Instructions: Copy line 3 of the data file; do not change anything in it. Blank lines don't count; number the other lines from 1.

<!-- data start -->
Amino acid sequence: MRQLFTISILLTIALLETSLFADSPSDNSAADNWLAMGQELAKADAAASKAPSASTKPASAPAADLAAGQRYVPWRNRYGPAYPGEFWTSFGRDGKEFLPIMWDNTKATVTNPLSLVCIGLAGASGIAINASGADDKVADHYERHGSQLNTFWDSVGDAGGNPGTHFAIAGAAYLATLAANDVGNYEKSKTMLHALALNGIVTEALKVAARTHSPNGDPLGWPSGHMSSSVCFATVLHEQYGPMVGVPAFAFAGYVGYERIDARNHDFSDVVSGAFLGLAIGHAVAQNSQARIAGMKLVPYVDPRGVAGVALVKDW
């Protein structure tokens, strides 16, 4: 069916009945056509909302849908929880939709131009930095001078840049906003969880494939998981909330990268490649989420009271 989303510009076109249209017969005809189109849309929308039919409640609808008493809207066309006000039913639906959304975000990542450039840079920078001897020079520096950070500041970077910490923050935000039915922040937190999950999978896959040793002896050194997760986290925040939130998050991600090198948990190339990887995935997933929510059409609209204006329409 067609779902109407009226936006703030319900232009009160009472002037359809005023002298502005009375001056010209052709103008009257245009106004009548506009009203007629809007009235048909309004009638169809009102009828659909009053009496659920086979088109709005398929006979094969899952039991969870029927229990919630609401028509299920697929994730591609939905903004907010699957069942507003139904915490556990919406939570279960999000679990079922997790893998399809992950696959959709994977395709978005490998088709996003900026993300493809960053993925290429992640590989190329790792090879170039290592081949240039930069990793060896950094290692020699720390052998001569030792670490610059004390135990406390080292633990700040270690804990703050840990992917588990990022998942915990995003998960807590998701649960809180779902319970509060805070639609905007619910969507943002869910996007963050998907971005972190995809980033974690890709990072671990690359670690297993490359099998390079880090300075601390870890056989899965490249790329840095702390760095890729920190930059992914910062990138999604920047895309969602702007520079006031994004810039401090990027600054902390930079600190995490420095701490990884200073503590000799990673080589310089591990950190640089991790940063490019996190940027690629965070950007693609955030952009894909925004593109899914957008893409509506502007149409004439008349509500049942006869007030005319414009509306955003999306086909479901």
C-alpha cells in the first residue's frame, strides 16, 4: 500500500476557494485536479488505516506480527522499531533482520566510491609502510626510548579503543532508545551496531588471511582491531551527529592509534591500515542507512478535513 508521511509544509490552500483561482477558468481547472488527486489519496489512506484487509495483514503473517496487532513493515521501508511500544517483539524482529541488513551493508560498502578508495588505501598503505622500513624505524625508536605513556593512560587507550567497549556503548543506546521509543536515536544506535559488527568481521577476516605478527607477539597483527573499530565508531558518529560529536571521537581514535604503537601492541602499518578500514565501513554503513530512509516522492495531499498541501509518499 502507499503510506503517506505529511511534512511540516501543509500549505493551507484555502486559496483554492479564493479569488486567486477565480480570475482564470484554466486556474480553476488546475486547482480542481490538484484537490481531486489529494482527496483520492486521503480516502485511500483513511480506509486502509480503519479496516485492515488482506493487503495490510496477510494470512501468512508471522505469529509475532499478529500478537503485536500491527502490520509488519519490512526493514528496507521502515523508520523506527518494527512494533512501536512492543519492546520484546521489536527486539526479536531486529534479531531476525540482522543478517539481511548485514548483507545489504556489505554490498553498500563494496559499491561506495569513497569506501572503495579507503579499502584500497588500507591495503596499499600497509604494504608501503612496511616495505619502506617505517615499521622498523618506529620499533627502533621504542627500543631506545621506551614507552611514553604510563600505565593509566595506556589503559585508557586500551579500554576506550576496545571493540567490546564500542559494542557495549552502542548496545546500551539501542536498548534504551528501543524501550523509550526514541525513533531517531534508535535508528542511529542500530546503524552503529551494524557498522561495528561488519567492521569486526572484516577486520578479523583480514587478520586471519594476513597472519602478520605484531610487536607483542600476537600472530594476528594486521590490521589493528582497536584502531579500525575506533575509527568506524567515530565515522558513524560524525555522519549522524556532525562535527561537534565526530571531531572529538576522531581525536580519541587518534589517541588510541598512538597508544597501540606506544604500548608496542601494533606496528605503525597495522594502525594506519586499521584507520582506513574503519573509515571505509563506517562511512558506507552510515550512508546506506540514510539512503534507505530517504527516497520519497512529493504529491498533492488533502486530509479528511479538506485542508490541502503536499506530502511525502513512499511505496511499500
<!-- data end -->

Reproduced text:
C-alpha cells in the first residue's frame, strides 16, 4: 500500500476557494485536479488505516506480527522499531533482520566510491609502510626510548579503543532508545551496531588471511582491531551527529592509534591500515542507512478535513 508521511509544509490552500483561482477558468481547472488527486489519496489512506484487509495483514503473517496487532513493515521501508511500544517483539524482529541488513551493508560498502578508495588505501598503505622500513624505524625508536605513556593512560587507550567497549556503548543506546521509543536515536544506535559488527568481521577476516605478527607477539597483527573499530565508531558518529560529536571521537581514535604503537601492541602499518578500514565501513554503513530512509516522492495531499498541501509518499 502507499503510506503517506505529511511534512511540516501543509500549505493551507484555502486559496483554492479564493479569488486567486477565480480570475482564470484554466486556474480553476488546475486547482480542481490538484484537490481531486489529494482527496483520492486521503480516502485511500483513511480506509486502509480503519479496516485492515488482506493487503495490510496477510494470512501468512508471522505469529509475532499478529500478537503485536500491527502490520509488519519490512526493514528496507521502515523508520523506527518494527512494533512501536512492543519492546520484546521489536527486539526479536531486529534479531531476525540482522543478517539481511548485514548483507545489504556489505554490498553498500563494496559499491561506495569513497569506501572503495579507503579499502584500497588500507591495503596499499600497509604494504608501503612496511616495505619502506617505517615499521622498523618506529620499533627502533621504542627500543631506545621506551614507552611514553604510563600505565593509566595506556589503559585508557586500551579500554576506550576496545571493540567490546564500542559494542557495549552502542548496545546500551539501542536498548534504551528501543524501550523509550526514541525513533531517531534508535535508528542511529542500530546503524552503529551494524557498522561495528561488519567492521569486526572484516577486520578479523583480514587478520586471519594476513597472519602478520605484531610487536607483542600476537600472530594476528594486521590490521589493528582497536584502531579500525575506533575509527568506524567515530565515522558513524560524525555522519549522524556532525562535527561537534565526530571531531572529538576522531581525536580519541587518534589517541588510541598512538597508544597501540606506544604500548608496542601494533606496528605503525597495522594502525594506519586499521584507520582506513574503519573509515571505509563506517562511512558506507552510515550512508546506506540514510539512503534507505530517504527516497520519497512529493504529491498533492488533502486530509479528511479538506485542508490541502503536499506530502511525502513512499511505496511499500